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Monday, April 7, 2008

Perak’s wealth creation

An artist’s impression of a redevelopment project at Jalan 225, Petaling Jaya, by Axis Reit

The Perak state government would issue permanent land titles to about 10,000 holders of temporary occupation licences (TOL) in 134 new villages, its Mentri Besar Mohammed Nizar Jamaluddin said last week.

This will bring about a sea change to these new villages where the residents have been living since just after the Second World War. Although the new villagers will continue to live where they are, land titles will give them ownership of their houses.

That will create a measure of wealth for these 10,000 families. If we assume that ownership represents a value of about RM50,000 per property, a total value of RM500mil will be granted to these families.

In addition, it will produce a major multiplier effect. The new villagers will be more ready to renovate their houses if they have land titles, and they can use their houses as collateral for bank loans, which are important for those who are small businessmen and petty traders.

Such a figure may not amount to much in the Klang Valley, but it would mean a lot to the local economies in Perak.

In this wealth creation process, not a square foot of land is created, but it makes a big difference in transferring latent state land to a large number of “squatters”.

This is the model advocated by Peruvian economist Hernando de Soto who has advised many governments. His line of reasoning was that the poor who “squat” on state land in Third World countries had houses to live in or farms to work on, but did not own them – land titles would enable them to sell the property or use them as collateral for bank loans.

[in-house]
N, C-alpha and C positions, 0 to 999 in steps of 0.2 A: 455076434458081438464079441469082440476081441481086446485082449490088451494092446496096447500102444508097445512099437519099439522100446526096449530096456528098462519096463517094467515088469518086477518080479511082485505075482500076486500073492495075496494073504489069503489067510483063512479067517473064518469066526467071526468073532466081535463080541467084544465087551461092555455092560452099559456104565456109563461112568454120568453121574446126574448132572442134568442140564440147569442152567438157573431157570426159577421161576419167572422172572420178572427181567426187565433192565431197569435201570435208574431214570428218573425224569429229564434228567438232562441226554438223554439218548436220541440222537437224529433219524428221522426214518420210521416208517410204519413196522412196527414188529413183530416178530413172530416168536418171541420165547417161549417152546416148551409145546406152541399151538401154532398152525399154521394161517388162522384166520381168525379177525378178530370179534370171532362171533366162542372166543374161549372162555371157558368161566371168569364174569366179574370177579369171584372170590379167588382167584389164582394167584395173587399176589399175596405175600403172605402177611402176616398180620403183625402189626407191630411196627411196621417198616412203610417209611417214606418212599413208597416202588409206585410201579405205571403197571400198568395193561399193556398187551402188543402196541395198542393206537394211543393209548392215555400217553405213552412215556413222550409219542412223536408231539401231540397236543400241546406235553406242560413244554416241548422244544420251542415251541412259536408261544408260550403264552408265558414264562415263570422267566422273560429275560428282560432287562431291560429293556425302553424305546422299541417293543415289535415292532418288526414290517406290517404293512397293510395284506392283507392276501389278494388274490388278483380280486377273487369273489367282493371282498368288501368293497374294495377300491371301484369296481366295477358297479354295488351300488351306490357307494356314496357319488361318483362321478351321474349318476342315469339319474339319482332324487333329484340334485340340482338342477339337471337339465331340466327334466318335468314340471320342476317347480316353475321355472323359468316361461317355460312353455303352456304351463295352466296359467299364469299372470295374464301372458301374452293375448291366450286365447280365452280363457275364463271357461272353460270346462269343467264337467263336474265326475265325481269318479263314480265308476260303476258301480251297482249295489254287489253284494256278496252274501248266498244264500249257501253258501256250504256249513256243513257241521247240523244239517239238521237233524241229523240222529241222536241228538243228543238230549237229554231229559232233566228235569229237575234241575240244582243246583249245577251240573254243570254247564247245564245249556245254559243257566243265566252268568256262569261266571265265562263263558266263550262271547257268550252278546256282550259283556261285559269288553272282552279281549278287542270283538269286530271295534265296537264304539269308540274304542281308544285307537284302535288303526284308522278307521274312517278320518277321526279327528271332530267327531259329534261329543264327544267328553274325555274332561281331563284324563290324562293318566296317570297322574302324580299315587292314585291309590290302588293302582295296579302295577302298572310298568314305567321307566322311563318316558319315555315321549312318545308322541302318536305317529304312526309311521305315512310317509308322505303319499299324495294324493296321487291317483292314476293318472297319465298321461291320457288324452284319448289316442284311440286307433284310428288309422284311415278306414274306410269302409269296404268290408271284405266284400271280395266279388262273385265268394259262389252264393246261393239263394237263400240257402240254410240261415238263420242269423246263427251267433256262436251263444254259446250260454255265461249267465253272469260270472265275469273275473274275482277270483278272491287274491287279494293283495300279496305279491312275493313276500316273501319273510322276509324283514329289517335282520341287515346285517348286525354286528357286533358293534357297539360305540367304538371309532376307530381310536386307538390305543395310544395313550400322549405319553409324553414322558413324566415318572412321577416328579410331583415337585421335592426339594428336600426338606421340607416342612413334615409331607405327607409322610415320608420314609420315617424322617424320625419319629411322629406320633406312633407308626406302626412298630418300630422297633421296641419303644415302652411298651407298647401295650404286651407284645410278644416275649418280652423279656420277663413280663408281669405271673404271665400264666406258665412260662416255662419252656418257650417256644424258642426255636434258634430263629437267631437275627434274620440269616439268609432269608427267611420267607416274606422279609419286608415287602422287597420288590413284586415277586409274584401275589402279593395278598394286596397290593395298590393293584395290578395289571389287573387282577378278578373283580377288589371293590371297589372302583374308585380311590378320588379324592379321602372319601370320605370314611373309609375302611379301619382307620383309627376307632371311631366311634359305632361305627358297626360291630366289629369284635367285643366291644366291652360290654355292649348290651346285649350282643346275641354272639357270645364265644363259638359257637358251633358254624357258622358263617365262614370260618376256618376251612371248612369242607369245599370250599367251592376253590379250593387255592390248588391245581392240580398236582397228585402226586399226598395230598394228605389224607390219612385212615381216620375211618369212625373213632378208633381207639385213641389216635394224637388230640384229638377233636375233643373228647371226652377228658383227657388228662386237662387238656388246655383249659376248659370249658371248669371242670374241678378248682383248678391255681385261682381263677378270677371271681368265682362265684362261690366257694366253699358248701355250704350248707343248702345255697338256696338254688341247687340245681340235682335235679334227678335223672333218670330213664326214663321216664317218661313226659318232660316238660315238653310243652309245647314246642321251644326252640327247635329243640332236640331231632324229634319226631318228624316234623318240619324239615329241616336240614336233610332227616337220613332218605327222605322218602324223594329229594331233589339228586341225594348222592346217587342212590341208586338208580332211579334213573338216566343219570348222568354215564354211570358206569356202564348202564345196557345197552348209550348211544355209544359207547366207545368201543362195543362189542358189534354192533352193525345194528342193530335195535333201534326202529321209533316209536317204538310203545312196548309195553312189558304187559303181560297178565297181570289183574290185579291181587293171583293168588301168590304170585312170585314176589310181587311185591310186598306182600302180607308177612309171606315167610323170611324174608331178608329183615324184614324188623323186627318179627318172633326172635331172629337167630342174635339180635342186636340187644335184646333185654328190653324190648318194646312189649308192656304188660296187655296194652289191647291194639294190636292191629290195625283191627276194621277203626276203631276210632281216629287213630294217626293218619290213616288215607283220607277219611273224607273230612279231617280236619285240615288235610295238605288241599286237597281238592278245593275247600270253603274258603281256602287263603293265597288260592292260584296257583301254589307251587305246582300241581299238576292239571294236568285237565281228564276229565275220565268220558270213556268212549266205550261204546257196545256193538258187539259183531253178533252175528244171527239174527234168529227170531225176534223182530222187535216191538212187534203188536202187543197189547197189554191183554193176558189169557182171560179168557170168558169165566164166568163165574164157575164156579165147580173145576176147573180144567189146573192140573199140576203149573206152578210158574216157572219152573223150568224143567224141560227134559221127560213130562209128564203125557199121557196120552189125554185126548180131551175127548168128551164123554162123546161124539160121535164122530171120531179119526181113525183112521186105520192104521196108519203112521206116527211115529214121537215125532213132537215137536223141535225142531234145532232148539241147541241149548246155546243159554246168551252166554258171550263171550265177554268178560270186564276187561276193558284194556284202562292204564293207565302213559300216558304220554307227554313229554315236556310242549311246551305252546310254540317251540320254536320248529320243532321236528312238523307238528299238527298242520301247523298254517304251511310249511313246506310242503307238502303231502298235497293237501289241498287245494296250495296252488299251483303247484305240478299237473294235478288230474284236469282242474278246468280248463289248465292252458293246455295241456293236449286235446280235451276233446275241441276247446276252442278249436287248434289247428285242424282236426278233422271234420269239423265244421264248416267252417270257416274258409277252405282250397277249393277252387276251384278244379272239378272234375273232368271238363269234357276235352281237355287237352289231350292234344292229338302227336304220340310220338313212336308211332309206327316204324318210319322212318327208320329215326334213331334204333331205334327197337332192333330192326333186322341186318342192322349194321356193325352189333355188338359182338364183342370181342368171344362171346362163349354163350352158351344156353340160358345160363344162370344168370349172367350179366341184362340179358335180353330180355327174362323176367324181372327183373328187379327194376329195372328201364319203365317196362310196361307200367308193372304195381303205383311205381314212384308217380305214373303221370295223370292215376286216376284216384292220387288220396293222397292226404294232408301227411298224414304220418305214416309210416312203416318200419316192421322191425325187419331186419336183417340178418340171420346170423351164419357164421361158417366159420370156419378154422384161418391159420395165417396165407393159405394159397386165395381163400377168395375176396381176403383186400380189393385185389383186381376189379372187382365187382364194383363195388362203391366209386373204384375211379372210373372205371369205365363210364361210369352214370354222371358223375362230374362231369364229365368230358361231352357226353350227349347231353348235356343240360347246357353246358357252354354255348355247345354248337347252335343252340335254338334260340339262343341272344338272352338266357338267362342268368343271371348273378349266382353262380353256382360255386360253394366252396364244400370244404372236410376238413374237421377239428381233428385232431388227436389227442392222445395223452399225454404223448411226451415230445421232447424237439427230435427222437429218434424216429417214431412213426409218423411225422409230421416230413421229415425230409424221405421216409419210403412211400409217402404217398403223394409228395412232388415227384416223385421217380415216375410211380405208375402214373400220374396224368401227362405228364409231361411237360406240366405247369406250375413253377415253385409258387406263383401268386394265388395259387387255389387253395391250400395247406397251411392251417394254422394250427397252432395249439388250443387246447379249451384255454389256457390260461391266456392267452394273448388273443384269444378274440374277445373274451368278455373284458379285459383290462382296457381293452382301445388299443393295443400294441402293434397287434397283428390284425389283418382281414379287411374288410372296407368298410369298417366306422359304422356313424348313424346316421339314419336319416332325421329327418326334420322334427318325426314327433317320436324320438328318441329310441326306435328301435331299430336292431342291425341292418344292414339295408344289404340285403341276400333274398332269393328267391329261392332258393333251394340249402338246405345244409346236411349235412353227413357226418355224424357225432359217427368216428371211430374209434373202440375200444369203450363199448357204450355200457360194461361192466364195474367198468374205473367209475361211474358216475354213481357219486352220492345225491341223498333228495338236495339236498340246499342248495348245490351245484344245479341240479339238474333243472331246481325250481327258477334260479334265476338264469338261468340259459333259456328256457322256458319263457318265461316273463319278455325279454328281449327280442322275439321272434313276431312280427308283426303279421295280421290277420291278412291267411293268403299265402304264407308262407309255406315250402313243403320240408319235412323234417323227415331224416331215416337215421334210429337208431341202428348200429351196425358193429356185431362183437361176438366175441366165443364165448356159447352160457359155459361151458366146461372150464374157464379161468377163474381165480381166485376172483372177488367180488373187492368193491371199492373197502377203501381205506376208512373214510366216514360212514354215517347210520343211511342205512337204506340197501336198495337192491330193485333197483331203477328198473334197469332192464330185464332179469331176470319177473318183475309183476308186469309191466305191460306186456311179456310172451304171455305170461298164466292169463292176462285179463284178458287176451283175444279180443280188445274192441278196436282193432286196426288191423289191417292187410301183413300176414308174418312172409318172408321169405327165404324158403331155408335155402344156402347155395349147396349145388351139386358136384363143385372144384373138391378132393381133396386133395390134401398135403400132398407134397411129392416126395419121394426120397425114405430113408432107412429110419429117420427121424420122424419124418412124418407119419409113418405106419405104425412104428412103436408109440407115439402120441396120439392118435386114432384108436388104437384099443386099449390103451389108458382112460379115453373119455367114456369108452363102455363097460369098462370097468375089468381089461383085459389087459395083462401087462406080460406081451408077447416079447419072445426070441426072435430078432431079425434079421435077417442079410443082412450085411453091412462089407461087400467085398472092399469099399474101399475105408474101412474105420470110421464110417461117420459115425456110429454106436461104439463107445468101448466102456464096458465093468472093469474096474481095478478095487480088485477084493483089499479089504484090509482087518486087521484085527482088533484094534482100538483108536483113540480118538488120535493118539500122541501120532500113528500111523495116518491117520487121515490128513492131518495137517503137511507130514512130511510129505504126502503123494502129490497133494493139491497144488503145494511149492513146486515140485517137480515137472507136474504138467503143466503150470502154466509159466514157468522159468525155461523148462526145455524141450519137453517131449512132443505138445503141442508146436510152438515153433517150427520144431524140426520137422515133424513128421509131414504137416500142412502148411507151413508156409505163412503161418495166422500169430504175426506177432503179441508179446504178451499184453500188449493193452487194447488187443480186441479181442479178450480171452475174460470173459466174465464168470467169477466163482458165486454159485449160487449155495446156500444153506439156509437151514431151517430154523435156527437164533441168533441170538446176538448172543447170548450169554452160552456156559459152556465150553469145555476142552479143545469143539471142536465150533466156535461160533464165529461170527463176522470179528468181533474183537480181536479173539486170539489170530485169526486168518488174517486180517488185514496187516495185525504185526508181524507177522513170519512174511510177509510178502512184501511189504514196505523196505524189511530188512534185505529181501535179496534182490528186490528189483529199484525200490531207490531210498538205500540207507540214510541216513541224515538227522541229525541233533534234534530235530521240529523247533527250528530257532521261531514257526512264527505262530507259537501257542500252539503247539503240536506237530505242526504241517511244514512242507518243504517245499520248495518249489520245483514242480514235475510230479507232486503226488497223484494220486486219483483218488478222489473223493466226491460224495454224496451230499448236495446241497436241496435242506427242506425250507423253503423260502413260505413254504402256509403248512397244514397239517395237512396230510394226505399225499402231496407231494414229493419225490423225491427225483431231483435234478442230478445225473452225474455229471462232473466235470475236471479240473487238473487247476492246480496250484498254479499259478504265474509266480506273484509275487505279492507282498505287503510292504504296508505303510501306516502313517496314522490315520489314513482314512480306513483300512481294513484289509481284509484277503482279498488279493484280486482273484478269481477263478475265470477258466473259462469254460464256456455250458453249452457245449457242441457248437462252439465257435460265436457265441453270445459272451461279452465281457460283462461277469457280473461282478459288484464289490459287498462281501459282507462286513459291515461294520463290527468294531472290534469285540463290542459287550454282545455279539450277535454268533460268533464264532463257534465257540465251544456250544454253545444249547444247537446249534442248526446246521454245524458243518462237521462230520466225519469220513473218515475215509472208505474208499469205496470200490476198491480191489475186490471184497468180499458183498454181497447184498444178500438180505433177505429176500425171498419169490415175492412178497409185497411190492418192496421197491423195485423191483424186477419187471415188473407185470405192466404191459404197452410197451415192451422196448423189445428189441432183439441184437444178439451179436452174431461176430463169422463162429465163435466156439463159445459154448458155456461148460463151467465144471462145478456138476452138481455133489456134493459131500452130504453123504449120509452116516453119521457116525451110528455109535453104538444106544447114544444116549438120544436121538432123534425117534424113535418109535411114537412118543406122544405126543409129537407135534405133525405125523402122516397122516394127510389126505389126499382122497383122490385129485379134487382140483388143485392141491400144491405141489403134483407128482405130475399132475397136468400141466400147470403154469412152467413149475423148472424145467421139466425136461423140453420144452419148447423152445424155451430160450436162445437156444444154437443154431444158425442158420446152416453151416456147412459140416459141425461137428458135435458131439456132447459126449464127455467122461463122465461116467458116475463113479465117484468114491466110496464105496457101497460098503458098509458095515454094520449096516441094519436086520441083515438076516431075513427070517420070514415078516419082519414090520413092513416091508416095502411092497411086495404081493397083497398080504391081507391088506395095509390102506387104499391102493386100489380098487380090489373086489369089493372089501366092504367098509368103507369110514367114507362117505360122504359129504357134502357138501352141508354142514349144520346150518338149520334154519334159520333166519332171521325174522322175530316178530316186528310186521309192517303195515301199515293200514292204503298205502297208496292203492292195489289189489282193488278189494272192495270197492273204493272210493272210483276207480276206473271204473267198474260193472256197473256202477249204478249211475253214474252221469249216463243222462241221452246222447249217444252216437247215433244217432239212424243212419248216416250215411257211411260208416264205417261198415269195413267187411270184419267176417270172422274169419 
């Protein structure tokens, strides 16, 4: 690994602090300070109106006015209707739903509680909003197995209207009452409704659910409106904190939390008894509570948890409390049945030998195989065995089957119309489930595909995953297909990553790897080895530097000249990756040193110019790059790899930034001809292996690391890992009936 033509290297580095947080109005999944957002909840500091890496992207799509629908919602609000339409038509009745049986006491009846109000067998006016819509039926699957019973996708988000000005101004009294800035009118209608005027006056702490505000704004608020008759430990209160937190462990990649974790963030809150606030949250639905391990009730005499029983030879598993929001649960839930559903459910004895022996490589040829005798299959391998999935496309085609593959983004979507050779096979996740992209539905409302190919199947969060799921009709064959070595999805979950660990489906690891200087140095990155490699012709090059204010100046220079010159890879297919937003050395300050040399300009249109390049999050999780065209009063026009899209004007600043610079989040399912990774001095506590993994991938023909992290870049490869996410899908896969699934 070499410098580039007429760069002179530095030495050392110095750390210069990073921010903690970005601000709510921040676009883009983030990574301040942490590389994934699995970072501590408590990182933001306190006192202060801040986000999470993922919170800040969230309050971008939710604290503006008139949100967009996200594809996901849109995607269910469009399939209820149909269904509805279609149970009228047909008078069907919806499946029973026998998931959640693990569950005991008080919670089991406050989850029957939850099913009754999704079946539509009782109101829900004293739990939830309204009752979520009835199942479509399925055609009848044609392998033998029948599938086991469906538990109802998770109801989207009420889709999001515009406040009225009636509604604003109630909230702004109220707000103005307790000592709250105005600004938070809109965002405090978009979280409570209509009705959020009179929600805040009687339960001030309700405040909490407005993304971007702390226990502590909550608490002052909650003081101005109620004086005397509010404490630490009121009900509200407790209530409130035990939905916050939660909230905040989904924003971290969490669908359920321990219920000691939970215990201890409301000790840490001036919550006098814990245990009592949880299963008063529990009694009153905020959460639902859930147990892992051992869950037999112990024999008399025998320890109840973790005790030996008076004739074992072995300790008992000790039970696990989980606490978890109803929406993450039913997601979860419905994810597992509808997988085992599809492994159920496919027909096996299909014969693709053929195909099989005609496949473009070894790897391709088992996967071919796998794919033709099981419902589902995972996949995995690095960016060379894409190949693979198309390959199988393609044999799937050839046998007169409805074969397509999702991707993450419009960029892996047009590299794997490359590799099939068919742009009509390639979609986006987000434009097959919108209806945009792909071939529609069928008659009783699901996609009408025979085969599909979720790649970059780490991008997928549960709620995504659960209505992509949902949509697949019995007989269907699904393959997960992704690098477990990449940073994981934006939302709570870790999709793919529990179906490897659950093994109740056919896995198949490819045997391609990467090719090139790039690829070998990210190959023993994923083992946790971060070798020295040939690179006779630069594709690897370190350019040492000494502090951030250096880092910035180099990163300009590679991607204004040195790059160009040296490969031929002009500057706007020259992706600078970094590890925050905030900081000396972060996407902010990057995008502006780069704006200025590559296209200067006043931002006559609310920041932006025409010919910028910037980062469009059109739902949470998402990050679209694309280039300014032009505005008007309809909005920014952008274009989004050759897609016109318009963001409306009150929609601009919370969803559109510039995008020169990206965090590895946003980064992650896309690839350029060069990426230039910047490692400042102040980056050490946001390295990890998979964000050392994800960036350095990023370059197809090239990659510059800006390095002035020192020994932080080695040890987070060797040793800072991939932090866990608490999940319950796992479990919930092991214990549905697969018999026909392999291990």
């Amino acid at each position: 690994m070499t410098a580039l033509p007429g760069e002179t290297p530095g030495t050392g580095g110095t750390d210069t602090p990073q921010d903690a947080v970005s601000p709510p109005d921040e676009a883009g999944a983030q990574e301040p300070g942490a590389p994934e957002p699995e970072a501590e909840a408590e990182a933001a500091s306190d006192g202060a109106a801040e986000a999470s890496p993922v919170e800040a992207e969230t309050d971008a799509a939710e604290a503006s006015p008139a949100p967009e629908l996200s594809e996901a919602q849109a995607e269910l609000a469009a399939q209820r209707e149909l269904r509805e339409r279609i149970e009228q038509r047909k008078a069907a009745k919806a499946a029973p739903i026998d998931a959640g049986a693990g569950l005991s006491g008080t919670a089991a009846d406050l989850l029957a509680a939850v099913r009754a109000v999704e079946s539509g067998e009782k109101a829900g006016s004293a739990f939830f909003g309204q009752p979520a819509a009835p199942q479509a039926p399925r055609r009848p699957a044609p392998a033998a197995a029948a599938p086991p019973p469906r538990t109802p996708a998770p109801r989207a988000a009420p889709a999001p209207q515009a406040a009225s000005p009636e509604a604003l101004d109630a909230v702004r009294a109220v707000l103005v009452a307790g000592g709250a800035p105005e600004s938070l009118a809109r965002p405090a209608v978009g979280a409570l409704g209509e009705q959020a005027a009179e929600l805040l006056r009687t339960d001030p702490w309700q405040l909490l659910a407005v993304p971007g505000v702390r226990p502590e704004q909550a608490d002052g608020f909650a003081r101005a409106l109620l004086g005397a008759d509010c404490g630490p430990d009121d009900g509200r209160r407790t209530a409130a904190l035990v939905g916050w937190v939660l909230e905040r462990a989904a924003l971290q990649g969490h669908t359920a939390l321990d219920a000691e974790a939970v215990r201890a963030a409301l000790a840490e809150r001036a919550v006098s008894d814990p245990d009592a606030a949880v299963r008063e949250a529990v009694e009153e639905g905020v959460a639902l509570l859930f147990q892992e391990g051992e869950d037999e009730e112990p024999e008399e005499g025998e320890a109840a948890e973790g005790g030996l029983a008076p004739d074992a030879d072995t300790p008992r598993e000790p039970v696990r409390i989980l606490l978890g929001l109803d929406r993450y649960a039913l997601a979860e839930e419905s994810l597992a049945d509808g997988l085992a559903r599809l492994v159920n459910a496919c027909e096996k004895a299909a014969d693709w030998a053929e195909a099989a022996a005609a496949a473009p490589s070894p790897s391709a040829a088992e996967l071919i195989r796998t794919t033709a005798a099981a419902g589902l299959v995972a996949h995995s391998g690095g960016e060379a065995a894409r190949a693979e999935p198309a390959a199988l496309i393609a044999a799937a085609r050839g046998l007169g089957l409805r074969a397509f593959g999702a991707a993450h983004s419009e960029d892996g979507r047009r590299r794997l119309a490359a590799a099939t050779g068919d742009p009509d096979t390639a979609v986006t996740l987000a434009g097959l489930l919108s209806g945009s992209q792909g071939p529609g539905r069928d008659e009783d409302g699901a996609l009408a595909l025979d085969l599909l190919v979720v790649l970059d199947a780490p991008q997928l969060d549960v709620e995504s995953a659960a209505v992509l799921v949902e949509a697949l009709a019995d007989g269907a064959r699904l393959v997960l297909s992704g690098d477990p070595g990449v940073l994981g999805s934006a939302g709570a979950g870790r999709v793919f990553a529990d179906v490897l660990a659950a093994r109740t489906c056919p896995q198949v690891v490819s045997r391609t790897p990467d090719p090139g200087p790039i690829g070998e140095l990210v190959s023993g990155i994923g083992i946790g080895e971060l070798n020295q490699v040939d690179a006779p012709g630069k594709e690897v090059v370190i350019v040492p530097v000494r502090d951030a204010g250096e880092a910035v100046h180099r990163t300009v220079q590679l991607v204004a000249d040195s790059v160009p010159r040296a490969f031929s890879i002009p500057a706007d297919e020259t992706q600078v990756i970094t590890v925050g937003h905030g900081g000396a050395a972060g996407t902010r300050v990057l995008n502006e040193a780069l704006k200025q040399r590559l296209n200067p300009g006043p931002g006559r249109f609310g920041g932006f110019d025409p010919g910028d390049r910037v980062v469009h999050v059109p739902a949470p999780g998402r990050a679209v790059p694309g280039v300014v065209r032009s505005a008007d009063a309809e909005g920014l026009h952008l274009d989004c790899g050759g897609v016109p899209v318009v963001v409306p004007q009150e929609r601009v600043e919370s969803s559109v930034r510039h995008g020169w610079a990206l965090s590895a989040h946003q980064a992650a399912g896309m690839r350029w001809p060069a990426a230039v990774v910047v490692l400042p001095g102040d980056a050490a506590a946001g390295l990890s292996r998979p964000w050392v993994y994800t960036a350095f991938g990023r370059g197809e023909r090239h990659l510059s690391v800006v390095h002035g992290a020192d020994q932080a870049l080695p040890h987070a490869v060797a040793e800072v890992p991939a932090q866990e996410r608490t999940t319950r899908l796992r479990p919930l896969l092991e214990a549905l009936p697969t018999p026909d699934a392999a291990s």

Such a programme would unlock the values of squatters' land, which to de Soto's estimate, total more than US$9 trillion worldwide. This creation of capital for “squatters” is of crucial consequence in a capitalist system.

It would also narrow the disparity in income and assets between poor “squatters” and those in the towns and suburbs, an important endeavour in any economic policy.

De Soto's model is applicable, of course, only where state land, and not privately owned land, is involved and where the “squatters” have lived or worked the land for many years or decades.

Thailand, under former prime minister Thaksin Shinawatra, implemented a Capital Creation Scheme in 2003, following de Soto's advice. Bill Clinton had told Thaksin about de Soto's views when the former US president visited Thailand in 2002, according to Internet reports. The effects of the scheme in Thailand are not known.

Civil affluence
Amid the uncertainties over the strength of consumer demand, one sector that still has drive in demand is the civil servants' group.

One indicator of this is Bank Kerjasama Rakyat Malaysia Bhd's target to achieve a pre-tax profit of RM1bil this year from RM829mil last year. These are large profit figures, bigger than those of even the mid-sized commercial banks.